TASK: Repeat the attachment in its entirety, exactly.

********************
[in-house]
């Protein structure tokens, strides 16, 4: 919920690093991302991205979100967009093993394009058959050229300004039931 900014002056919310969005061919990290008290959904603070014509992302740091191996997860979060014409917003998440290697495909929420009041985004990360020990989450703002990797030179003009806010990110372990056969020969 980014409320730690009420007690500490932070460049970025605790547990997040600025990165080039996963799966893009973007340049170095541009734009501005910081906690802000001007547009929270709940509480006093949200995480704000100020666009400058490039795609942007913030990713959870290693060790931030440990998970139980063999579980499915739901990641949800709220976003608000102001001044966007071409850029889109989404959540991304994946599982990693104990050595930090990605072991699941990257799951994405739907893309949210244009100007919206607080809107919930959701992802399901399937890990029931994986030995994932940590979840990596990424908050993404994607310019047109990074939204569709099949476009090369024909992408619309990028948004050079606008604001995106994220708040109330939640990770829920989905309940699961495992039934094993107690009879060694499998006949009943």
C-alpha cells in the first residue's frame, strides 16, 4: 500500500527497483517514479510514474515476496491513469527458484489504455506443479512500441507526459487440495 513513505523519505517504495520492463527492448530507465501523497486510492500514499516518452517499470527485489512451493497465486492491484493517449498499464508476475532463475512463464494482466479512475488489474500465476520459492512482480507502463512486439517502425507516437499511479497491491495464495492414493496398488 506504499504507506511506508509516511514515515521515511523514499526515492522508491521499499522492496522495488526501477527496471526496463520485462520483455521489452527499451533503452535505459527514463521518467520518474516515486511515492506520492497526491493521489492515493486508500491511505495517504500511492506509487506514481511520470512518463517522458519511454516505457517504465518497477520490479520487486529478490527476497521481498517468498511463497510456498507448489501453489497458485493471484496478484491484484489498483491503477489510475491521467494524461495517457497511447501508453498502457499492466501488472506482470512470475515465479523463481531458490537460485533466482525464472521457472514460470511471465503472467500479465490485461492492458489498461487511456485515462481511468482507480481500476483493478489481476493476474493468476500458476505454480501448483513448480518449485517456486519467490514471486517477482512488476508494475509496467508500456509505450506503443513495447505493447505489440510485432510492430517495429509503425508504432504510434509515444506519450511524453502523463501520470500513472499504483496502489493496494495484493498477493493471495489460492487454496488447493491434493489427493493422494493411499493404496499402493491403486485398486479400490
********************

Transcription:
[in-house]
């Protein structure tokens, strides 16, 4: 919920690093991302991205979100967009093993394009058959050229300004039931 900014002056919310969005061919990290008290959904603070014509992302740091191996997860979060014409917003998440290697495909929420009041985004990360020990989450703002990797030179003009806010990110372990056969020969 980014409320730690009420007690500490932070460049970025605790547990997040600025990165080039996963799966893009973007340049170095541009734009501005910081906690802000001007547009929270709940509480006093949200995480704000100020666009400058490039795609942007913030990713959870290693060790931030440990998970139980063999579980499915739901990641949800709220976003608000102001001044966007071409850029889109989404959540991304994946599982990693104990050595930090990605072991699941990257799951994405739907893309949210244009100007919206607080809107919930959701992802399901399937890990029931994986030995994932940590979840990596990424908050993404994607310019047109990074939204569709099949476009090369024909992408619309990028948004050079606008604001995106994220708040109330939640990770829920989905309940699961495992039934094993107690009879060694499998006949009943």
C-alpha cells in the first residue's frame, strides 16, 4: 500500500527497483517514479510514474515476496491513469527458484489504455506443479512500441507526459487440495 513513505523519505517504495520492463527492448530507465501523497486510492500514499516518452517499470527485489512451493497465486492491484493517449498499464508476475532463475512463464494482466479512475488489474500465476520459492512482480507502463512486439517502425507516437499511479497491491495464495492414493496398488 506504499504507506511506508509516511514515515521515511523514499526515492522508491521499499522492496522495488526501477527496471526496463520485462520483455521489452527499451533503452535505459527514463521518467520518474516515486511515492506520492497526491493521489492515493486508500491511505495517504500511492506509487506514481511520470512518463517522458519511454516505457517504465518497477520490479520487486529478490527476497521481498517468498511463497510456498507448489501453489497458485493471484496478484491484484489498483491503477489510475491521467494524461495517457497511447501508453498502457499492466501488472506482470512470475515465479523463481531458490537460485533466482525464472521457472514460470511471465503472467500479465490485461492492458489498461487511456485515462481511468482507480481500476483493478489481476493476474493468476500458476505454480501448483513448480518449485517456486519467490514471486517477482512488476508494475509496467508500456509505450506503443513495447505493447505489440510485432510492430517495429509503425508504432504510434509515444506519450511524453502523463501520470500513472499504483496502489493496494495484493498477493493471495489460492487454496488447493491434493489427493493422494493411499493404496499402493491403486485398486479400490